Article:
Dreaming of starting a new business? Remember these 5 things
Posted: July 25, 2019 | Word Count: 587
If you’re dreaming about starting a business, or if you’re already a business owner looking to grow your business, chances are that you’ll need a loan at some point to help your vision become reality. And if you’re a veteran or active-duty servicemember, you already possess the skills and vital experience needed to make your business a success.
“From resourcefulness and determination to the ability to take smart risks, military experience teaches skills that translate well for business ownership,” said Tony Pica, vice president of business services at Navy Federal Credit Union.
The U.S. Census Bureau's 2012 Survey of Small Business Owners found that 2.52 million businesses in the United States (or 9.1%) are majority-owned by veterans. There are many resources available for veterans interested in starting or growing their business, including those from the U.S. Small Business Administration.
What are lenders looking for? Here are five considerations to keep in mind before securing a loan for your business:
1. Do your market research and prepare a solid business plan.
Doing research on the industry and preparing a solid business plan is an important step to take when seeking financing for your company. If you can demonstrate to lenders that you’ve done your due diligence — created a detailed business plan, have a trusted team, know the demand for your product or service, and developed a sales strategy to show the viability of your business — you’ll be much more likely to convince them to take a chance on you and your company.
2. Review your overall financial profile.
“Your complete financial health demonstrates your creditworthiness to lenders, so it’s best to review your credit history before applying for a business loan,” Pica said. “You’ll also want to know the amount of money you need to borrow and what exactly it will be used for.”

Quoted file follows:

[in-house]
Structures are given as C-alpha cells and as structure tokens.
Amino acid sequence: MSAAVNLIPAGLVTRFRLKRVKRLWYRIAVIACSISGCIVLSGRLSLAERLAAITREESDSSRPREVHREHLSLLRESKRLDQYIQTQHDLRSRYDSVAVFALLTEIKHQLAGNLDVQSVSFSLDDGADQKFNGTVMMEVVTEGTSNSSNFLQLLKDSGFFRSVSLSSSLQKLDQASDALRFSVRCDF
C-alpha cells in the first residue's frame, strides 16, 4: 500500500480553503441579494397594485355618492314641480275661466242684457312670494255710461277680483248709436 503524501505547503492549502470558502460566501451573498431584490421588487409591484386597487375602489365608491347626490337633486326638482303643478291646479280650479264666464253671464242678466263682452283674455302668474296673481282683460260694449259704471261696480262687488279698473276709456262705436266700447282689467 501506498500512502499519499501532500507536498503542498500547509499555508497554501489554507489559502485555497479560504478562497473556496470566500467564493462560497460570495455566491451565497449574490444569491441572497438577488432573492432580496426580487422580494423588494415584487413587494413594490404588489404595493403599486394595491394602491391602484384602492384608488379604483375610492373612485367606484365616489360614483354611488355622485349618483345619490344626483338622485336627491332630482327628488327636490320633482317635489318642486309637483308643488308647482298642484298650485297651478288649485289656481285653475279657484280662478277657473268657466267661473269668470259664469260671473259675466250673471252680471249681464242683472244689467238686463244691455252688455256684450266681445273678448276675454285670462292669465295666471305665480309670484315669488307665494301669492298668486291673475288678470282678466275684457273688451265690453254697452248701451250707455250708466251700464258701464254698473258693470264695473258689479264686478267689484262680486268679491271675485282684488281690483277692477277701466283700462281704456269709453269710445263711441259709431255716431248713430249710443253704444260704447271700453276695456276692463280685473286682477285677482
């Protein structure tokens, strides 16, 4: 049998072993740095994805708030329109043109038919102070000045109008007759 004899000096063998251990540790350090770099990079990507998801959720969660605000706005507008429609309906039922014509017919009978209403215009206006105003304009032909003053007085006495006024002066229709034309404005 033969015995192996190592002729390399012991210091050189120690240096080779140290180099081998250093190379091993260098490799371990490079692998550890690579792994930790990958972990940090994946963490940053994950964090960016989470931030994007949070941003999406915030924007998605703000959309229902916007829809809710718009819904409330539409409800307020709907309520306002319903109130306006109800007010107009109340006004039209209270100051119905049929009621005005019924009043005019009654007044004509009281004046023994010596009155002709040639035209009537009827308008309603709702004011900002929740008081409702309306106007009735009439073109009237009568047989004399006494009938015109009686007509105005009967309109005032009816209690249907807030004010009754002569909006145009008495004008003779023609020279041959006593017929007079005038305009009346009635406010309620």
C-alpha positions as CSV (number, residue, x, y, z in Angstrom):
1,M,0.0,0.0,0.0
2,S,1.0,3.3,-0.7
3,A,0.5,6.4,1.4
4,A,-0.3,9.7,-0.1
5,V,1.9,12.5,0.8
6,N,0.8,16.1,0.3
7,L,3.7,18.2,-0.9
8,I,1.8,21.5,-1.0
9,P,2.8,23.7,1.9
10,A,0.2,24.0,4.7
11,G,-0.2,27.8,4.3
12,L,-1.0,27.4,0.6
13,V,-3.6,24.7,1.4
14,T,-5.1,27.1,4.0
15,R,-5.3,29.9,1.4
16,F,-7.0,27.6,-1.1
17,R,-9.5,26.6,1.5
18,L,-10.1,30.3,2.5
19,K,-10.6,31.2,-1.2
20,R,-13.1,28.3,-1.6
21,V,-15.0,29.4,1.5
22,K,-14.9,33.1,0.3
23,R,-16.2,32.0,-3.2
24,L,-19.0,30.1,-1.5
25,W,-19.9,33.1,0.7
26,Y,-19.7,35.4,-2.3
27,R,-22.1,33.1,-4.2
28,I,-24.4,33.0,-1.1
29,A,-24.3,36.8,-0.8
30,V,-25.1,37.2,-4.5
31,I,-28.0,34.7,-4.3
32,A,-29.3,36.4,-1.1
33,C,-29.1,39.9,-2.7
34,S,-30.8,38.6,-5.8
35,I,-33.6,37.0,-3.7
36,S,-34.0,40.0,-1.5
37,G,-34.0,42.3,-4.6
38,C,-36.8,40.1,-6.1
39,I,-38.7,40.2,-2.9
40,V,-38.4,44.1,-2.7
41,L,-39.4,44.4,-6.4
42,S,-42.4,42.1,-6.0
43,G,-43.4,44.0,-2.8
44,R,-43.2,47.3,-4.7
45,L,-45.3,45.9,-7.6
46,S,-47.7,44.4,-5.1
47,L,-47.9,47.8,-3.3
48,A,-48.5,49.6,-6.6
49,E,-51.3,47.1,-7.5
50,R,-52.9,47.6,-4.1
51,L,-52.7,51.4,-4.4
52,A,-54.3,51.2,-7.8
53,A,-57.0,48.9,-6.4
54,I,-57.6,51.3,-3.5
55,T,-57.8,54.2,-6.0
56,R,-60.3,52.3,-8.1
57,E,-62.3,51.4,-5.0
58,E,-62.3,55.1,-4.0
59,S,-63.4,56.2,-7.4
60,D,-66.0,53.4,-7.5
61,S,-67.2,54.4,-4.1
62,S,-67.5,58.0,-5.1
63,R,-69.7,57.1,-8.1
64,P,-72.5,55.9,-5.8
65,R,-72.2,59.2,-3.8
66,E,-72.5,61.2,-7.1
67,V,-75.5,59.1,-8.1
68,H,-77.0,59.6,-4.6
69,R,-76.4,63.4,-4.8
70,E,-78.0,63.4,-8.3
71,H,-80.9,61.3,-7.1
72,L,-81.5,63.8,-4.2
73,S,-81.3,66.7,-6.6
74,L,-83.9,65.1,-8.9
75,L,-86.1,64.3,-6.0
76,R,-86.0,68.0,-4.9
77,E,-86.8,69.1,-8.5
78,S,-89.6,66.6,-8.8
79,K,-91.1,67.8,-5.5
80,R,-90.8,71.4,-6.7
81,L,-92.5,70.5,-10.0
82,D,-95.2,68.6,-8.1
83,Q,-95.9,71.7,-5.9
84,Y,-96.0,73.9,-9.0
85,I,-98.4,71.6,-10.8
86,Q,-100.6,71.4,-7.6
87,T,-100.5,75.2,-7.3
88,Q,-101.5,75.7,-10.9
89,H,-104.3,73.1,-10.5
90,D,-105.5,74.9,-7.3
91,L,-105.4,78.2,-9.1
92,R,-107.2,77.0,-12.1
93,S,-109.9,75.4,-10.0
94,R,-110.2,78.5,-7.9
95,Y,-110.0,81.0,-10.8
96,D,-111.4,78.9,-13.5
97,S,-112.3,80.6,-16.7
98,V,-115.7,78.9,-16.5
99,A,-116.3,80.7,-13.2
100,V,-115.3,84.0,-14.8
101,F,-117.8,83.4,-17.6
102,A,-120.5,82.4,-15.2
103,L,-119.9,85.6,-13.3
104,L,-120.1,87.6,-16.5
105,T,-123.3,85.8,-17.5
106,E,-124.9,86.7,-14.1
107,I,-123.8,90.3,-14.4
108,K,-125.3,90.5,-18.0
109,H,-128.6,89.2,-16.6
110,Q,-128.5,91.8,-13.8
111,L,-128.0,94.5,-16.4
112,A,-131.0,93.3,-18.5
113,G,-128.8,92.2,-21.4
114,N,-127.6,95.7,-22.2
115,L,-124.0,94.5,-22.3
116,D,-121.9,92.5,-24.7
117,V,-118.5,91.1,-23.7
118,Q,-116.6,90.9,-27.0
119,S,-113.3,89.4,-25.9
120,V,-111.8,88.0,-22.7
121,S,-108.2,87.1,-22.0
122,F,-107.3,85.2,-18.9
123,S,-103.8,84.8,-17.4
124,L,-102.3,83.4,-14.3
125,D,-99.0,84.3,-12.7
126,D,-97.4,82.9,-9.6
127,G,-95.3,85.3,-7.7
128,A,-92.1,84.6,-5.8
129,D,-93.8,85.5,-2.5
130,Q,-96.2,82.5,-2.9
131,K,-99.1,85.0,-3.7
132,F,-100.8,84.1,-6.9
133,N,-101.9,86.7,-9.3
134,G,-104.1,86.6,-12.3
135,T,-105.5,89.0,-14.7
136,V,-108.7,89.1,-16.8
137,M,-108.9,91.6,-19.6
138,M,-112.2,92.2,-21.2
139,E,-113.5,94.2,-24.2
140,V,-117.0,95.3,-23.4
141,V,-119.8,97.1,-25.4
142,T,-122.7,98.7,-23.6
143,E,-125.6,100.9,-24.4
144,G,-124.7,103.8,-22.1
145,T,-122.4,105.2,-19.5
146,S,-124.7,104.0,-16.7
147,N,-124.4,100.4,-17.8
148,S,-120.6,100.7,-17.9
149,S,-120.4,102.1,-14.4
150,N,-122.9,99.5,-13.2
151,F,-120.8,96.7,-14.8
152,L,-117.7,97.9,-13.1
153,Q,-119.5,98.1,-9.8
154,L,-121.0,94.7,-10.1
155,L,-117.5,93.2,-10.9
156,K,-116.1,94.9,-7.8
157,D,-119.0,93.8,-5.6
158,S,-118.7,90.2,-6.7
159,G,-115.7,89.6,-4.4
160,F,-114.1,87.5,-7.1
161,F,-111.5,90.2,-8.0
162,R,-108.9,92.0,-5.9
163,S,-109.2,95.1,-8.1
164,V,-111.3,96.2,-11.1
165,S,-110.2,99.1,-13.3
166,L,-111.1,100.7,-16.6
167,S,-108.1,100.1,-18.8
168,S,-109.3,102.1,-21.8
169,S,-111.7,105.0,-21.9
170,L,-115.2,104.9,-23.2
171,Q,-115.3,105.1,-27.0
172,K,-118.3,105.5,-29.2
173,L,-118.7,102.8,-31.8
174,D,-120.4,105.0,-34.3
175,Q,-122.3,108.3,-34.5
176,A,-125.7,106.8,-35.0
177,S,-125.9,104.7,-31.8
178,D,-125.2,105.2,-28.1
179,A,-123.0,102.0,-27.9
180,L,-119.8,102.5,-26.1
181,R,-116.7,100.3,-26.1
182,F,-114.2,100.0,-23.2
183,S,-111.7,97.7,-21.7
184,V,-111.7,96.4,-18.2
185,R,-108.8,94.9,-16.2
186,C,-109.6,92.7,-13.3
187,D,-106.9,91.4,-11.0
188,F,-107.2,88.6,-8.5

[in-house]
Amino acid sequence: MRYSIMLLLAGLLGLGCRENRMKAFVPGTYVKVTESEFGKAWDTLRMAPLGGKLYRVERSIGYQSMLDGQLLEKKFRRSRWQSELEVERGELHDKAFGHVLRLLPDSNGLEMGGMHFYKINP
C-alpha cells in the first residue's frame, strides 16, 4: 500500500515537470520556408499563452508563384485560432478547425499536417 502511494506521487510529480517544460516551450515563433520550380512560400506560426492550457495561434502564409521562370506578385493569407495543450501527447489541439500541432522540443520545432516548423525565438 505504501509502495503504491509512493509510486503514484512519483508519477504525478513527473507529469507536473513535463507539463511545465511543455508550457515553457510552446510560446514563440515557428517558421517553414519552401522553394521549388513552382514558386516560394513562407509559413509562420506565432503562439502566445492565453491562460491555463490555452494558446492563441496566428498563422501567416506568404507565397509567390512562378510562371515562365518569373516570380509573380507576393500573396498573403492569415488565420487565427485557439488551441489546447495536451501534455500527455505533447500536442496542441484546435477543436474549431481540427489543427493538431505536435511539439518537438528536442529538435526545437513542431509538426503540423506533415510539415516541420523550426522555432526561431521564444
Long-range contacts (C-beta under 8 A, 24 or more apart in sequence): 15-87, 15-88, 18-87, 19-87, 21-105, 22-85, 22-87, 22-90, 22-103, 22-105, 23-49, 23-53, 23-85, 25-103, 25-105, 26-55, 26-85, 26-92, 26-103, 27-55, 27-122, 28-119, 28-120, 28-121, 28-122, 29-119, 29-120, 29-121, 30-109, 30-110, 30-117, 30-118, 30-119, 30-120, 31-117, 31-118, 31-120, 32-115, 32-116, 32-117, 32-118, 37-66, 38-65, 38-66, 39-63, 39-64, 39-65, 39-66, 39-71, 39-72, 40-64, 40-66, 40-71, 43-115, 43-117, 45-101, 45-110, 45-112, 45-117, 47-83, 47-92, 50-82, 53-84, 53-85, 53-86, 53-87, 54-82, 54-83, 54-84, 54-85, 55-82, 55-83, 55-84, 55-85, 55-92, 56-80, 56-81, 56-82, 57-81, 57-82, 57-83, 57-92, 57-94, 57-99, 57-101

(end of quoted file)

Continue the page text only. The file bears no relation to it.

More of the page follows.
Presenting your complete background, such as your education and experience, including whether you’ve worked at or managed a similar business in the past, can also make a big difference.
3. Be willing to invest some of your personal money.
Depending on the lending request, you might need to provide a cash injection or collateral. This may include your home, a vehicle, marketable securities or tangible inventory. The lender wants to make sure that you’re willing to put your own skin in the game. In many cases, a certain amount of capital may be required by law.
4. Expanding an existing business? Demonstrate evidence of continued success.
Lenders will want to see evidence of your past and projected cash flow as a result of expanding your existing company. If the loan is for a new business, you’ll need to show lenders your ability to repay it by providing a detailed explanation that includes projected expenses and income, based on solid research.
5. Partner with your trusted financial institution.
Once you’ve done your market research and developed a concrete business plan, talk to your trusted bank or credit union about the business lending products and services available to you.
For example, Navy Federal Credit Union Business Services provides more than just loans for equipment, vehicles and commercial real estate for its members. It provides a whole suite of options, such as business checking and savings accounts and business credit cards, as well as assistance with bill pay, payroll processing, insurance policies and retirement coverage for employees.
Financing your budding business can be a smooth process with these considerations in mind.